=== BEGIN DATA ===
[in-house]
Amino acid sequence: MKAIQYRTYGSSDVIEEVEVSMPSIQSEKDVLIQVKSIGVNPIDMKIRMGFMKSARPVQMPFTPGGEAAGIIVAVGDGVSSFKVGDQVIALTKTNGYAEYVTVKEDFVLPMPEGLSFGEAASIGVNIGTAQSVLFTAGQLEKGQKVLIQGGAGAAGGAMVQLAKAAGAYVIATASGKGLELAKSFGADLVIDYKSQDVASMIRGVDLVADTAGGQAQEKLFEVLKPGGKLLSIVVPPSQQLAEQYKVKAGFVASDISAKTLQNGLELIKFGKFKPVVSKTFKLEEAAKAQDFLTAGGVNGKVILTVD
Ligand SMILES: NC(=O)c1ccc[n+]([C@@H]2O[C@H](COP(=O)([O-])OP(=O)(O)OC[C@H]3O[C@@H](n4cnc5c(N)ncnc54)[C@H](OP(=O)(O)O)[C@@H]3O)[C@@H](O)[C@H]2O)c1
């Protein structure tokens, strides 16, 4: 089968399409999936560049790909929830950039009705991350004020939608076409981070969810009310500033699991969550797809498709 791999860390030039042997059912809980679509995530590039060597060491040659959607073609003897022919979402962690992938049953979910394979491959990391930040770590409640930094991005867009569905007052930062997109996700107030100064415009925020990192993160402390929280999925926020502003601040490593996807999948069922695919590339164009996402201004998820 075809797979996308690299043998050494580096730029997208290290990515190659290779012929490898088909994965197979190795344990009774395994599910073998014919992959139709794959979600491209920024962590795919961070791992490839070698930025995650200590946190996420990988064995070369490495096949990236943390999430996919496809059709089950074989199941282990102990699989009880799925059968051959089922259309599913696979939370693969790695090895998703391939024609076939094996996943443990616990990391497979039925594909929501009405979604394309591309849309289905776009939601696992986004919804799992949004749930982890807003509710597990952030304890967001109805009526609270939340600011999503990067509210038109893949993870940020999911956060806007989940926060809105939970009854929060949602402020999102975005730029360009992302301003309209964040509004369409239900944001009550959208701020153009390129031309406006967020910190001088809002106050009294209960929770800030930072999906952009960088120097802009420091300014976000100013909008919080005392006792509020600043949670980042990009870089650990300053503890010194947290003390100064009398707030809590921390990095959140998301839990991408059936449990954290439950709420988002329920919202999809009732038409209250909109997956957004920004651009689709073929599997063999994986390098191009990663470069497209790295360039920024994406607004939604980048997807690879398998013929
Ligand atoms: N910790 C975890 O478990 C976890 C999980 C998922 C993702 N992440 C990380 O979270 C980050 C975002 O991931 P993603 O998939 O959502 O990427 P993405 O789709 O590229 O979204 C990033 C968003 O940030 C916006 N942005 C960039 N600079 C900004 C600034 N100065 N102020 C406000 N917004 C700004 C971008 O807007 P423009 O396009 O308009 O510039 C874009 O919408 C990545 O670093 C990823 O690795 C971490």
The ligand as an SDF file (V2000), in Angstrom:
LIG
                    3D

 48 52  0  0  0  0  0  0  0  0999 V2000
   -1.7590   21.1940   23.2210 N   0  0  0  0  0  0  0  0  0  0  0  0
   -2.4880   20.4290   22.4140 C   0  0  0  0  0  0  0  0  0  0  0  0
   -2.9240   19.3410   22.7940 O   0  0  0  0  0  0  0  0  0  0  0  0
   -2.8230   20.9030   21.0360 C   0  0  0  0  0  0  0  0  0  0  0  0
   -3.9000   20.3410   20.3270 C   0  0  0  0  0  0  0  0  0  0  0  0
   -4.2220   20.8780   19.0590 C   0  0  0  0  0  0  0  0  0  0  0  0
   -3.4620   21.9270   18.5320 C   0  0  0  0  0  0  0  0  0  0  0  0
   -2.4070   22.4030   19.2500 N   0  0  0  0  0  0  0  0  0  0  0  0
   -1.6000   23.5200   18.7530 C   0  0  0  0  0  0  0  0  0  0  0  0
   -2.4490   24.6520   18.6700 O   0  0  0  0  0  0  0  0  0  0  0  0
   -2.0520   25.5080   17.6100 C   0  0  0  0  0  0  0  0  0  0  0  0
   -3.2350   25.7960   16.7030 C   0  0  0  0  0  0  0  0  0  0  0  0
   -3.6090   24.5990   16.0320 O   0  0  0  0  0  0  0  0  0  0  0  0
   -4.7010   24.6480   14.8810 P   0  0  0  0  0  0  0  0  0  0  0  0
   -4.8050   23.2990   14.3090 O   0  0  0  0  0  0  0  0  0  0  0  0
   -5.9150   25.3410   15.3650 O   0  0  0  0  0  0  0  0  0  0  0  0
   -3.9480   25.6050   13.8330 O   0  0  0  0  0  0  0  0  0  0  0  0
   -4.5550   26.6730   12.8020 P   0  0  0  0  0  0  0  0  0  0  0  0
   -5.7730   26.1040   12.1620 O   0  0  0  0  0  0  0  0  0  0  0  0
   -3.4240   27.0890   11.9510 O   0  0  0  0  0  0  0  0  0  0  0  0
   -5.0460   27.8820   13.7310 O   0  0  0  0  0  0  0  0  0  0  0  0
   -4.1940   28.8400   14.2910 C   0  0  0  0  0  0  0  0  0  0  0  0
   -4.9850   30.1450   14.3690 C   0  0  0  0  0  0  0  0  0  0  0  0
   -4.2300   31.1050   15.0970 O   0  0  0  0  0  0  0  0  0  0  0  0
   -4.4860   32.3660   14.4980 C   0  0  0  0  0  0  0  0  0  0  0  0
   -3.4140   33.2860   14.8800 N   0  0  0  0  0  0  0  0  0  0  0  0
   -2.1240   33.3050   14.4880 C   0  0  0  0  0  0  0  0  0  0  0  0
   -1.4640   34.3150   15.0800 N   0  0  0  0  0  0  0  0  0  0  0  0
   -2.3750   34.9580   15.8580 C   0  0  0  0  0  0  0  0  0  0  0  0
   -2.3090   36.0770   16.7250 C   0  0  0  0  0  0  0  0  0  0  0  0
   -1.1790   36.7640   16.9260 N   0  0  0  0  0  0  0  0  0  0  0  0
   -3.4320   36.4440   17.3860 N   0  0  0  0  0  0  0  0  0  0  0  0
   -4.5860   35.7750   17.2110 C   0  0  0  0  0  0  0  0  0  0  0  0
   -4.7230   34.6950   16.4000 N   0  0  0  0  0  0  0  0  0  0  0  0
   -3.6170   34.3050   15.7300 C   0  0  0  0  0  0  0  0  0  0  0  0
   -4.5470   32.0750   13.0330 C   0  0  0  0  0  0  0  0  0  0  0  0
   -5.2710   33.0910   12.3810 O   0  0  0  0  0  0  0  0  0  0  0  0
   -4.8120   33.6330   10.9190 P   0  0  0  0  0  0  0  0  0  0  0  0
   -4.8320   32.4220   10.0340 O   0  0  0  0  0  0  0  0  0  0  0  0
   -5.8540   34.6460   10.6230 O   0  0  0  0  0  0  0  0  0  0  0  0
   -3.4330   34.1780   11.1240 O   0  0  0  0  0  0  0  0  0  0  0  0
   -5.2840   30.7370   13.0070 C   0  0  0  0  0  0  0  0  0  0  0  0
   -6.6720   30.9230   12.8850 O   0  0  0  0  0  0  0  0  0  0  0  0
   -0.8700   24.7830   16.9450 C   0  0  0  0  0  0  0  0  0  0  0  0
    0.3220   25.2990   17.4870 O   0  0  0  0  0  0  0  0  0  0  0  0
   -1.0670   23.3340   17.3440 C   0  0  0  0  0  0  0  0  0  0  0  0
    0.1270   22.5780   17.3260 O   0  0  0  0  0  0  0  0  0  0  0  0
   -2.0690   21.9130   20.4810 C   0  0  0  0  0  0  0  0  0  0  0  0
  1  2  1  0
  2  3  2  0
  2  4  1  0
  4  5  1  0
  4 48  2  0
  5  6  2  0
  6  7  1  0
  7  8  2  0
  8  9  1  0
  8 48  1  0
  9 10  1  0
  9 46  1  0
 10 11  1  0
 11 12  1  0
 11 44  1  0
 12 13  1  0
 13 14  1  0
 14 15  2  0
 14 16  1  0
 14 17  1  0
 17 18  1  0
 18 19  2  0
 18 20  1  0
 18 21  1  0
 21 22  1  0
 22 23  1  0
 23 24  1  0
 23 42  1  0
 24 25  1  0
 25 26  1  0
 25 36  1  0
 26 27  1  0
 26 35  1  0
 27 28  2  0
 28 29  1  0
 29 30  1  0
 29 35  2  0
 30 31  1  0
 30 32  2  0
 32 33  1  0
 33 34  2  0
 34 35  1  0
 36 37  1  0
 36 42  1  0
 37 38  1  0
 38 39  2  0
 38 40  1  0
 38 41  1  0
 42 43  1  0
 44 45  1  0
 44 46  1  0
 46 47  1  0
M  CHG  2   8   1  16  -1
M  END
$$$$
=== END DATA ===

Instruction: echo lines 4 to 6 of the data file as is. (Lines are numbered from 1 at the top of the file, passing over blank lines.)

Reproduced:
């Protein structure tokens, strides 16, 4: 089968399409999936560049790909929830950039009705991350004020939608076409981070969810009310500033699991969550797809498709 791999860390030039042997059912809980679509995530590039060597060491040659959607073609003897022919979402962690992938049953979910394979491959990391930040770590409640930094991005867009569905007052930062997109996700107030100064415009925020990192993160402390929280999925926020502003601040490593996807999948069922695919590339164009996402201004998820 075809797979996308690299043998050494580096730029997208290290990515190659290779012929490898088909994965197979190795344990009774395994599910073998014919992959139709794959979600491209920024962590795919961070791992490839070698930025995650200590946190996420990988064995070369490495096949990236943390999430996919496809059709089950074989199941282990102990699989009880799925059968051959089922259309599913696979939370693969790695090895998703391939024609076939094996996943443990616990990391497979039925594909929501009405979604394309591309849309289905776009939601696992986004919804799992949004749930982890807003509710597990952030304890967001109805009526609270939340600011999503990067509210038109893949993870940020999911956060806007989940926060809105939970009854929060949602402020999102975005730029360009992302301003309209964040509004369409239900944001009550959208701020153009390129031309406006967020910190001088809002106050009294209960929770800030930072999906952009960088120097802009420091300014976000100013909008919080005392006792509020600043949670980042990009870089650990300053503890010194947290003390100064009398707030809590921390990095959140998301839990991408059936449990954290439950709420988002329920919202999809009732038409209250909109997956957004920004651009689709073929599997063999994986390098191009990663470069497209790295360039920024994406607004939604980048997807690879398998013929
Ligand atoms: N910790 C975890 O478990 C976890 C999980 C998922 C993702 N992440 C990380 O979270 C980050 C975002 O991931 P993603 O998939 O959502 O990427 P993405 O789709 O590229 O979204 C990033 C968003 O940030 C916006 N942005 C960039 N600079 C900004 C600034 N100065 N102020 C406000 N917004 C700004 C971008 O807007 P423009 O396009 O308009 O510039 C874009 O919408 C990545 O670093 C990823 O690795 C971490």
The ligand as an SDF file (V2000), in Angstrom: